How can a pastor make the most of limited sermon preparation time? There is no one right amount of time to spend in working on a message, but whether they are able to spend a lot of time or not, every pastor wants to maximize the impact of their sermon preparation time.
When analyzing the results of a recent non-scientific poll I conducted among 26 pastors, I realized that there were three distinct groups of pastors in regard to the amount of time they spend in sermon preparation. The differences became clearer when I split them up into three tiers, the lowest 8 pastors in terms of reported time, the cluster of 9 pastors in the middle of the pack, and the 8 pastors who reported the most sermon preparation time:
Tier 1: 6 hours, 18 minutes
Tier 2: 10 hours, 36 minutes
Tier 3: 18 hours, 7 minutes
What was most interesting to me about these results was that those who spend the most time prepare their the most are spending their time differently. Compared to the Tier 1 group of pastors, the Tier 3 pastors spend:
74% more time studying
169% more time writing/outlining
657% more time editing
357% more time rehearsing
361% more time in long-range planning
So what does that mean? Yes, they spend more total time studying and writing their sermons (10.5 hours compared to less than 5 hours), but there are five things pastors can learn to make the most of their sermon preparation time based on this data.
1. Edit Your Sermon
The Tier 3 pastors in the study said they spend 657% more time revising their sermons than Tier 1 pastors (almost 4 hours compared to 30 minutes). As one of my seminary professors used to tell us when he would return our papers, “There is no good writing; only good rewriting.” I might say, “There are no good sermons; only good revised sermons.”
Of course by “edit” we don’t mean you have to worry about punctuation or spelling errors because you’re not submitting your sermon for a grade (unless, of course, those hinder your ability to effectively deliver the message).Instead you would want to watch for things like (1) Does this flow? (2) Are any sections too long? (3) Do I spend adequate time introducing the sermon? (4) Do I spend adequate time concluding the sermon? (5) Am I saying what I am really trying to say? (6) Can I effectively summarize this sermon in 1-2 sentences? (7) Where do I need to inject humor? (8) Do my illustrations distract from the message, or help it? (9) Is everything in my sermon where it belongs, or do I need to move this story to the beginning, or this quote to the end? (10) Do I have enough for this sermon, not enough, or too much?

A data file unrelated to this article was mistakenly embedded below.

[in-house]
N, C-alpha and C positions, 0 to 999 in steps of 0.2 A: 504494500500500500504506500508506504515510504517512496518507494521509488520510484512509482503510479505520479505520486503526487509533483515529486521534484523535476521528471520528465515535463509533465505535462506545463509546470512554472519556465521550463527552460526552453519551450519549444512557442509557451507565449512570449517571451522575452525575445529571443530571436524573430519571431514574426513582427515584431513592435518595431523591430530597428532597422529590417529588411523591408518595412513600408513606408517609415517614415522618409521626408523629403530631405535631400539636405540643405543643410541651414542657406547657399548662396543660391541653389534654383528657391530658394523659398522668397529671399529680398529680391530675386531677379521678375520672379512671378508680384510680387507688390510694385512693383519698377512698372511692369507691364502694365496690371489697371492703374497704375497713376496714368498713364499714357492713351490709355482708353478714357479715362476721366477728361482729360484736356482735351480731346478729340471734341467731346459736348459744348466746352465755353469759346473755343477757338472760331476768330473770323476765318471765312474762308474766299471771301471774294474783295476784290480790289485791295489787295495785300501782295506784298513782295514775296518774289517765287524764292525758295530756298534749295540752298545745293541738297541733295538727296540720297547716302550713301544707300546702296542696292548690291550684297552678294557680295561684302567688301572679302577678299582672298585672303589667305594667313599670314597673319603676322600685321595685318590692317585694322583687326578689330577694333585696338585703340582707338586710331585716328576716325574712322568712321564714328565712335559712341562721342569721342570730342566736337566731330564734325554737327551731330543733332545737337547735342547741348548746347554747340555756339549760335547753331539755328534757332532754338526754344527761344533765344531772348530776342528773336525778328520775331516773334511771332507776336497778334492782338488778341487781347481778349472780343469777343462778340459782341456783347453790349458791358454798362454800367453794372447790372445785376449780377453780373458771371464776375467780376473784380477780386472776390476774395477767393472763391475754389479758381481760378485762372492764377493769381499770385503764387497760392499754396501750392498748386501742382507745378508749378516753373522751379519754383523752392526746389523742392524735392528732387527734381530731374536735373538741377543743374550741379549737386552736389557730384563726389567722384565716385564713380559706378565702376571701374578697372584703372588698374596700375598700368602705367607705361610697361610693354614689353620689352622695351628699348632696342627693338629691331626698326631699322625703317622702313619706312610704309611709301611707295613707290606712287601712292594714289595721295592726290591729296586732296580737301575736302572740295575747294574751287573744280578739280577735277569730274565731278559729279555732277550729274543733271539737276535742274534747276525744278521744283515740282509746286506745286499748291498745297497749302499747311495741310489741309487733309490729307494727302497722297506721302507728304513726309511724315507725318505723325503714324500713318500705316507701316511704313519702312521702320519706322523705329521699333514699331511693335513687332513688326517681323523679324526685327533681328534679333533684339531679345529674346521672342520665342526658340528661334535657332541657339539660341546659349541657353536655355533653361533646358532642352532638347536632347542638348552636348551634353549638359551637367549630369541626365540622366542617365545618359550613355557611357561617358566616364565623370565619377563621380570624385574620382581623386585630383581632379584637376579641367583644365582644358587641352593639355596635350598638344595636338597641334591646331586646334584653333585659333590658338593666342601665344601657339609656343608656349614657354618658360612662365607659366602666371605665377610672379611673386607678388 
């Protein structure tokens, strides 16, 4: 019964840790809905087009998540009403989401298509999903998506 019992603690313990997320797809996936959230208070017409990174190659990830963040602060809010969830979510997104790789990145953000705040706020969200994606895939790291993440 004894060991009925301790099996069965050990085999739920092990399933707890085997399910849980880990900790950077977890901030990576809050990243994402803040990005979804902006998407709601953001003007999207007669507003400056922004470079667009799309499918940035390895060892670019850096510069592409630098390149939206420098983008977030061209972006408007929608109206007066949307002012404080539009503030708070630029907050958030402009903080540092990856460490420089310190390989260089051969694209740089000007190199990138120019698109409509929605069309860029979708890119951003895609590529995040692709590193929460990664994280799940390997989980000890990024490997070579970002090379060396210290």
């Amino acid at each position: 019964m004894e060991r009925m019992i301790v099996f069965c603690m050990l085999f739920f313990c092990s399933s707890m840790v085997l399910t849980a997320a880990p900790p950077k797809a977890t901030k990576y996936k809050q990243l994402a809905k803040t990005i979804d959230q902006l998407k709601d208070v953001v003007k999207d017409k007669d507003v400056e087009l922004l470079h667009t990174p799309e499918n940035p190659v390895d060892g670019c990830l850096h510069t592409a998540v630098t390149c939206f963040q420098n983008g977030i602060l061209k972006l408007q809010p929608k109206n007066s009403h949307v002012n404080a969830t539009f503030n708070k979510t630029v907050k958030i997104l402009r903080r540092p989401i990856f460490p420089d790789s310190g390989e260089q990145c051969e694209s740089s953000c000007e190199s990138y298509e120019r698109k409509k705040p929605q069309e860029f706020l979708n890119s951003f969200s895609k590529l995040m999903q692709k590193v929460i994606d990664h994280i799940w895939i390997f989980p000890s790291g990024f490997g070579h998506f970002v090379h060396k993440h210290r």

One pastor commented, “I can preach a 27 minute sermon on 25 minutes of prep for a run of the mill sermon,” but this participant pointed out that the bulk of sermon preparation consists of finding the right way to say something, not just saying it. Another pastor confessed that more preparation time actually results in shorter sermons, not longer, “since it takes longer to figure out what not to say than what to say.”
Rewriting and editing may be the single most important factor in making the most of your time in sermon preparation. It is not the most fun part of sermon preparation, but it might just have the greatest payoff.
2. Read & Plan Ahead
The second biggest difference was that the Tier 3 pastors spend 361% more time on long-range planning (102 minutes compared to 24 minutes per week). Some have one time when they plan for the whole year, some spend time in long-range planning every 2-3 months, while others still spend a little bit of time every week.
One of the biggest benefits of long-range planning is it allows you prepare to preach even when you are doing something else. The reticular activating system is a cluster of cells in your brain stem and their primary function is to decide what you notice, and what you do not notice. Mark Batterson writes, “That is why goal setting is so important. It creates a category in your reticular activating system, and you start noticing anything and everything that will help you accomplish the goal.” So once you make a preaching plan for the coming year, your brain – all on its own – will help you start to notice stories, quotes, and insights in the course of your daily activities. Then all you have to do is gather them.